Regular exercise is also essential for controlling blood pressure. Aim for at least 150 minutes of moderate-intensity aerobic exercise per week, such as brisk walking or cycling. Strength training exercises at least two days per week can also be beneficial.

Finally, quitting smoking and limiting alcohol intake can also help prevent and manage hypertension.

Importance of medication adherence and regular follow-up visits: If lifestyle modifications alone aren't enough to control your blood pressure, your healthcare provider may prescribe medication. There are several classes of medications used to treat hypertension, including diuretics, ACE inhibitors, calcium channel blockers, and beta-blockers, among others.

It's essential to take your medication exactly as prescribed by your healthcare provider. Skipping doses or stopping medication without your provider's approval can be dangerous and lead to uncontrolled hypertension. If you're experiencing side effects or have concerns about your medication, don't hesitate to discuss them with your healthcare provider.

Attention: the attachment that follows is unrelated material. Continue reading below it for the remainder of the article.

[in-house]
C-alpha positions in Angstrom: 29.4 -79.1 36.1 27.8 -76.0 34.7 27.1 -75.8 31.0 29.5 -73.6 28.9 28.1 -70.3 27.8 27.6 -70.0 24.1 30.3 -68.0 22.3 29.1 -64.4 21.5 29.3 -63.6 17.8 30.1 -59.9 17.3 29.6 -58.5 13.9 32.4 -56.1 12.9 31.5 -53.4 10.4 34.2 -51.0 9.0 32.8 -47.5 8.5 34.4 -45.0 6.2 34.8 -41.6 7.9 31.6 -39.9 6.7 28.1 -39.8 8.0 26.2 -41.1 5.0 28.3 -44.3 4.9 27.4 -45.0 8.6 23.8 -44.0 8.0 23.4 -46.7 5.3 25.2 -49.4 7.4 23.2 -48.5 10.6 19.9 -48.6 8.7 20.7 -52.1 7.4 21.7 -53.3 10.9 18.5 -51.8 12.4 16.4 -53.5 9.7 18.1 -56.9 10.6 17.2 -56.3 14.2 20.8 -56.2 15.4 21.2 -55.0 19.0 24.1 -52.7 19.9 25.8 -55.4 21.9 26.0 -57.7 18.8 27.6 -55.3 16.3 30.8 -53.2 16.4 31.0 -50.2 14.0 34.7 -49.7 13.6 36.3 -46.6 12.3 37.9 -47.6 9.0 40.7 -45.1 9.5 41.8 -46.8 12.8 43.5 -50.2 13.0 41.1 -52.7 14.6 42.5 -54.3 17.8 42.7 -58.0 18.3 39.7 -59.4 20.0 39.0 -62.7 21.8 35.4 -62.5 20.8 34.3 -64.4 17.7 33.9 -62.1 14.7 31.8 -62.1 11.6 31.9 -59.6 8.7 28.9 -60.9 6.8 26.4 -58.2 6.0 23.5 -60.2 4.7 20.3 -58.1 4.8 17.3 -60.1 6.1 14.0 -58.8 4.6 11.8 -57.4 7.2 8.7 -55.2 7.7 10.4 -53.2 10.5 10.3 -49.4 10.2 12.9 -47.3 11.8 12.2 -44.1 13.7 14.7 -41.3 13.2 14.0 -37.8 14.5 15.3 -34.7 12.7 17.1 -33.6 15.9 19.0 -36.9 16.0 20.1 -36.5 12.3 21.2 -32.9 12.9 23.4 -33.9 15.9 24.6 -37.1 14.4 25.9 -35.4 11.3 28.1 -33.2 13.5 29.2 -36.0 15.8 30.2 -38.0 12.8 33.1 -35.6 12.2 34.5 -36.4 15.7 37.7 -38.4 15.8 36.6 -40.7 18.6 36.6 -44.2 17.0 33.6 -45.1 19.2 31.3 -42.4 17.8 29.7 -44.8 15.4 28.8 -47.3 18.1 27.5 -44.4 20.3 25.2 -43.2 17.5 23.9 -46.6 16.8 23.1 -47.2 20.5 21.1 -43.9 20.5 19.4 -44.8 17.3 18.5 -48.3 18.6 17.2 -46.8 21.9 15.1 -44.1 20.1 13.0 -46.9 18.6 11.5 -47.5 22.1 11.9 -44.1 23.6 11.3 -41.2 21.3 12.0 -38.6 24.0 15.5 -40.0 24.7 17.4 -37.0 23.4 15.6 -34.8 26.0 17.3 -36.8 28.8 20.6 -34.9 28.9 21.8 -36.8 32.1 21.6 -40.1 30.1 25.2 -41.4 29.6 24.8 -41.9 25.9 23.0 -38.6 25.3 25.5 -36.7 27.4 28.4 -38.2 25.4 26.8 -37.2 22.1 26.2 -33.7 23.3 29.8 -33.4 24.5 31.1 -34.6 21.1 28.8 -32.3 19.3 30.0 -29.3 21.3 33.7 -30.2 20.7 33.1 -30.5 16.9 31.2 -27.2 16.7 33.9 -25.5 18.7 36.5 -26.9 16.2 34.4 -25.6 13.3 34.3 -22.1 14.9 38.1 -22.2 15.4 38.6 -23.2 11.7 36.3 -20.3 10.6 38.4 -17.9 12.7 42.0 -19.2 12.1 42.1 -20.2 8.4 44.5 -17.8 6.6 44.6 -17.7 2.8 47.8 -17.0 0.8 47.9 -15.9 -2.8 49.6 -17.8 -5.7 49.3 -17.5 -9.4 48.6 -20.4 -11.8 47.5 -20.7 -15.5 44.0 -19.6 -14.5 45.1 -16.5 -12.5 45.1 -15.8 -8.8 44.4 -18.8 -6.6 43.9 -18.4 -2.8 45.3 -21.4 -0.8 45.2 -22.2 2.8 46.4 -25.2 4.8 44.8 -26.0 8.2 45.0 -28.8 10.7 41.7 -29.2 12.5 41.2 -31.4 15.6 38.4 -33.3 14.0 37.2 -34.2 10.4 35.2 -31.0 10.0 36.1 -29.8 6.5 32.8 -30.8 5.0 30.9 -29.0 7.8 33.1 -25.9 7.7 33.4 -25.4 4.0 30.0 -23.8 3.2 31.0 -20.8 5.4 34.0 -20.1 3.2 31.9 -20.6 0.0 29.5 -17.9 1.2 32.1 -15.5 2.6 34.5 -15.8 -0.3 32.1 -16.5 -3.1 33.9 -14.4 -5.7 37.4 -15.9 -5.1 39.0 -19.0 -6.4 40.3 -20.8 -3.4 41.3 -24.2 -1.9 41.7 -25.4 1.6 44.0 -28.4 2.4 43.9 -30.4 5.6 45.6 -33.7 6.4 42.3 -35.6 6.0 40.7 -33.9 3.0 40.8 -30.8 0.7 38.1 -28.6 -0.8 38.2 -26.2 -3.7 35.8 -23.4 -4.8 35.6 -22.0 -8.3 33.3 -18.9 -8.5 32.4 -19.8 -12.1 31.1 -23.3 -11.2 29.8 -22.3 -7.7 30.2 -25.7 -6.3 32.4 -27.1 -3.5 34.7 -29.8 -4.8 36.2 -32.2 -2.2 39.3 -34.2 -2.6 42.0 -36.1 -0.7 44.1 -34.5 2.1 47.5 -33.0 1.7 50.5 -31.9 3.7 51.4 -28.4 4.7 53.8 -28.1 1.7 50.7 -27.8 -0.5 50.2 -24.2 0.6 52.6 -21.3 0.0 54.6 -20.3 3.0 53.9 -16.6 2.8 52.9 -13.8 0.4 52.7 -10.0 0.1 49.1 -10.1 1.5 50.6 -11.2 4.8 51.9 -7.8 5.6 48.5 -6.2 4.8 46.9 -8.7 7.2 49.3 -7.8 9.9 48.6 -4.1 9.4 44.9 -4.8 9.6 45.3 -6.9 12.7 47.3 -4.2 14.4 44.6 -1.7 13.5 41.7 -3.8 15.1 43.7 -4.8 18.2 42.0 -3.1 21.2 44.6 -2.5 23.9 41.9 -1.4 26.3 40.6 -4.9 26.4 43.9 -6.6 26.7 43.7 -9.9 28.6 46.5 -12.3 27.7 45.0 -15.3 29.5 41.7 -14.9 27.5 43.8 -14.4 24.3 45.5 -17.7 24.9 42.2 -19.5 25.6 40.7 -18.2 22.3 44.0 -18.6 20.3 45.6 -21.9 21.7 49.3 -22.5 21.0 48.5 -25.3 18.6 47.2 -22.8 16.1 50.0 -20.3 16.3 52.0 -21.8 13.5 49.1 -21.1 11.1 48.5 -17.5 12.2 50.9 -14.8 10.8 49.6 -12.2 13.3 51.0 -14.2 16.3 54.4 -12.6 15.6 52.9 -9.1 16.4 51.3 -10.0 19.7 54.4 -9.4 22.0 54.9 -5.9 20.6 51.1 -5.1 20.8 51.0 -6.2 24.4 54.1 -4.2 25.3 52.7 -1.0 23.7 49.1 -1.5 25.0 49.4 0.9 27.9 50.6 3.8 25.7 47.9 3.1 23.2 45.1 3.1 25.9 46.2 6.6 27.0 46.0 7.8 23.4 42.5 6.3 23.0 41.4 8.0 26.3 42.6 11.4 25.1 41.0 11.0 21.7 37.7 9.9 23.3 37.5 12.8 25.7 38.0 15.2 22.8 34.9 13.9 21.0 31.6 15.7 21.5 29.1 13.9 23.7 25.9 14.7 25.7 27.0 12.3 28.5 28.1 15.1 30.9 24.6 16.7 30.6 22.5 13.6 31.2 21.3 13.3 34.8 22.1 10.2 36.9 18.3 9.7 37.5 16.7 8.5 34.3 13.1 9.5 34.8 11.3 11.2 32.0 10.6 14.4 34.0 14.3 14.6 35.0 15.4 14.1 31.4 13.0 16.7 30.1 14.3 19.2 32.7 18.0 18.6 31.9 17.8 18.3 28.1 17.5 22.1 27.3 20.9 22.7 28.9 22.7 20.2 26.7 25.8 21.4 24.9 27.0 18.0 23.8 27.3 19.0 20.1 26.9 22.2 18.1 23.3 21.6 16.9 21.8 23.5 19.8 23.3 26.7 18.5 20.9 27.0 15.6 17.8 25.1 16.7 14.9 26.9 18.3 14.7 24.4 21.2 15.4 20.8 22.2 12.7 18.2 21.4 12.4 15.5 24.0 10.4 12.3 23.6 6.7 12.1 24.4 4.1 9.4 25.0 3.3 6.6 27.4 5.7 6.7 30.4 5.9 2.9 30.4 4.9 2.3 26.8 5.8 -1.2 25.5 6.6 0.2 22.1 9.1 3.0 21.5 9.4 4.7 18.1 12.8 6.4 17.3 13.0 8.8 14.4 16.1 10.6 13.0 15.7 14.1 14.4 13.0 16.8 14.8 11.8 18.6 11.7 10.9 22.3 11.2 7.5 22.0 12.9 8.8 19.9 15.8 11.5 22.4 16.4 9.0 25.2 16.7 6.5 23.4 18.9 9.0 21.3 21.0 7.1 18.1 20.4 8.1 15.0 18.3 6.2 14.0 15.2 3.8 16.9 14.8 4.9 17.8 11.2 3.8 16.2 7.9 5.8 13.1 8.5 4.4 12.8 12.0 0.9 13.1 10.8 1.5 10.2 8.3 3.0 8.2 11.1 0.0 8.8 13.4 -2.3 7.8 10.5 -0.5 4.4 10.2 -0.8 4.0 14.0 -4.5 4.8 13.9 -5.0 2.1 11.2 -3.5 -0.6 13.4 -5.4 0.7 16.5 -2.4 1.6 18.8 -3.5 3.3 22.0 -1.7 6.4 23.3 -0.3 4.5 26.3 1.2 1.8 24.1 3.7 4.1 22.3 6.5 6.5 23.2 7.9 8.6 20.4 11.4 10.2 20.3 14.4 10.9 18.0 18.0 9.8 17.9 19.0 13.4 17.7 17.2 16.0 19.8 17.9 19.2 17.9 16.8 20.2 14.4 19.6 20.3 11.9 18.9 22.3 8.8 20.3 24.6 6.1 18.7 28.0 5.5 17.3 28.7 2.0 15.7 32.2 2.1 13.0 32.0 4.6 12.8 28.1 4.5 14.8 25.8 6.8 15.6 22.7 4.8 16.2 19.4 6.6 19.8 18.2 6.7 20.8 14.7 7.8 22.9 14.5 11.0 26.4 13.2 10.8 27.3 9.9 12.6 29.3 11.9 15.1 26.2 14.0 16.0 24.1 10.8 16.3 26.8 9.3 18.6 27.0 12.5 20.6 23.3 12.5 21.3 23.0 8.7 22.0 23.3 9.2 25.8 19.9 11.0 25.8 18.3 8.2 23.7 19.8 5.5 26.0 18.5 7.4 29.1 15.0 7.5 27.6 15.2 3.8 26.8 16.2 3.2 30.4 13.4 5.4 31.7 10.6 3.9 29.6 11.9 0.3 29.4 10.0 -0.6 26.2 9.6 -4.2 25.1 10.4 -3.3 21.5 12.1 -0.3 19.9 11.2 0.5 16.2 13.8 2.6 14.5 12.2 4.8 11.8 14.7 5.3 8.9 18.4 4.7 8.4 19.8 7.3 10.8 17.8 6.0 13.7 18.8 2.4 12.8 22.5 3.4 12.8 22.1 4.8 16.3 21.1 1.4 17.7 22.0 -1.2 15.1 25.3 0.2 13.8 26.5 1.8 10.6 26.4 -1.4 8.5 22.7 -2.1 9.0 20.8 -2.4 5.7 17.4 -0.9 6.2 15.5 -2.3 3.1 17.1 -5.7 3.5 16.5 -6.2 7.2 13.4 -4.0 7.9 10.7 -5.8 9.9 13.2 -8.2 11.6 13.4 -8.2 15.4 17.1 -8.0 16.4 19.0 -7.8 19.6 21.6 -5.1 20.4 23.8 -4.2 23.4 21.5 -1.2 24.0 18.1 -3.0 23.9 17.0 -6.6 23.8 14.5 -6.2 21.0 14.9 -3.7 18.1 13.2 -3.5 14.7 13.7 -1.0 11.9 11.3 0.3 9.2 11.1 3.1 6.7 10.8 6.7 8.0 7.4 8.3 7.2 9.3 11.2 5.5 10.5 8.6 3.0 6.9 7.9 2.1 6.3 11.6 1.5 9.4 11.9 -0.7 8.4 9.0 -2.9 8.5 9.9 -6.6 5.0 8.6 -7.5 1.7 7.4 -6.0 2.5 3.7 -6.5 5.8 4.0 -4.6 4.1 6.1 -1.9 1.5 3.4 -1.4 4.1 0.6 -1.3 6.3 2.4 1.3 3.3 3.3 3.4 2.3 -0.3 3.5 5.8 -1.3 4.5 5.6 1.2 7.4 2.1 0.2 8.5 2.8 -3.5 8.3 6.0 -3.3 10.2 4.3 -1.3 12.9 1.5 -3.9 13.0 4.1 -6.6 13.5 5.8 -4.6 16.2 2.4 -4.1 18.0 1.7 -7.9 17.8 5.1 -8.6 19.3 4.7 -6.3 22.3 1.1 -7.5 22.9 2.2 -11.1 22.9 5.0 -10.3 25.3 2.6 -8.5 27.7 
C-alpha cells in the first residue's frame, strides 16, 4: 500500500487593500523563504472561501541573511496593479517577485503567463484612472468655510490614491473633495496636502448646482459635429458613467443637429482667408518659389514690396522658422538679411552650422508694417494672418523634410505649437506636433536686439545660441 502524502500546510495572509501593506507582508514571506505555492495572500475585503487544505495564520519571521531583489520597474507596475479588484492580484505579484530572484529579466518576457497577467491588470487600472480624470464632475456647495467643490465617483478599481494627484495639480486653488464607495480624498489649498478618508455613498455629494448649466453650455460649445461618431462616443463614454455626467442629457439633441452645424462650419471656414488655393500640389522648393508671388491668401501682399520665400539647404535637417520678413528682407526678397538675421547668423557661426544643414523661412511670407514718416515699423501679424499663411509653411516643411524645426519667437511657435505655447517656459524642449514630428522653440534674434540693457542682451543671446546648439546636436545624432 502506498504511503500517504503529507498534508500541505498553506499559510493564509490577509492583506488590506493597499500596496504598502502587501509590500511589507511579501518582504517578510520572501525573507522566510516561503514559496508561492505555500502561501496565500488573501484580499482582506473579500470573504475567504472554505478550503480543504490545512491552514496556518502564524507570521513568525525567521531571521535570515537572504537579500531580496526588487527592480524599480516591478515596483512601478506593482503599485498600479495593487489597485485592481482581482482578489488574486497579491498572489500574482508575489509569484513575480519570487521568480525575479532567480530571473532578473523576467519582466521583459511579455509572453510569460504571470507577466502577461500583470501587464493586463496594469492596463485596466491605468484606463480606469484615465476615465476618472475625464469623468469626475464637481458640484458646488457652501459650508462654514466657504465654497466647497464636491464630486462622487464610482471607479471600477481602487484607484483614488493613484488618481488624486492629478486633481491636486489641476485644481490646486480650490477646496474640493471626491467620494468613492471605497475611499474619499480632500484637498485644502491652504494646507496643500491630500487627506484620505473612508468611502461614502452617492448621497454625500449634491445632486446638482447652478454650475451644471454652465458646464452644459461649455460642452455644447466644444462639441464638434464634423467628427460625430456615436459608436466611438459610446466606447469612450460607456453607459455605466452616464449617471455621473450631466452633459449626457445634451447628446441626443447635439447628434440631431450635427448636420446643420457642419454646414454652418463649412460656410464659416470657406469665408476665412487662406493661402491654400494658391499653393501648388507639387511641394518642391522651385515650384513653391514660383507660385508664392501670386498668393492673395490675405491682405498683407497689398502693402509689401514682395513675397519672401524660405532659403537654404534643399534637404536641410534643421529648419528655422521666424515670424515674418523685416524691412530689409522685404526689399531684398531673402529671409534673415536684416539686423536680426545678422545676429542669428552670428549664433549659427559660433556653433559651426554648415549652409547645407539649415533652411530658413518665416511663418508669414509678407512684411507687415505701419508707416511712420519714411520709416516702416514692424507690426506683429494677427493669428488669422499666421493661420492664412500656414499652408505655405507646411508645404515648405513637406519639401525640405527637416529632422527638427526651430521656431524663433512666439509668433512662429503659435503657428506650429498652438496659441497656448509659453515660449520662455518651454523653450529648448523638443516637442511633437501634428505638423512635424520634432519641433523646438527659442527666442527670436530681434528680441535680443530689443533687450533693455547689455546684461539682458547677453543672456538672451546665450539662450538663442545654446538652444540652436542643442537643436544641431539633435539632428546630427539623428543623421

In addition to taking medication, it's important to have regular follow-up visits with your healthcare provider to monitor your blood pressure and adjust your treatment plan as needed.

Potential complications of uncontrolled hypertension: If left untreated, hypertension can lead to a variety of serious health problems. Over time, the high pressure of blood flowing through your arteries can damage your blood vessels and organs, including your heart, brain, kidneys, and eyes. Some potential complications of uncontrolled hypertension include:

  • Heart attack and heart failure
  • Stroke
  • Kidney damage or failure
  • Vision loss
  • Aneurysm (weakening and bulging of blood vessels)
That's why it's essential to work closely with your healthcare provider to manage your blood pressure and prevent these complications.


What should you have in your Home Hypertension care kit

If you've been diagnosed with hypertension, it's important to take an active role in managing your condition. One way to do this is by creating a home hypertension care kit. This kit should contain everything you need to monitor your blood pressure, track your medications, and stay on top of your overall health. Here are some must-have items to include in your home hypertension care kit:

Blood pressure monitor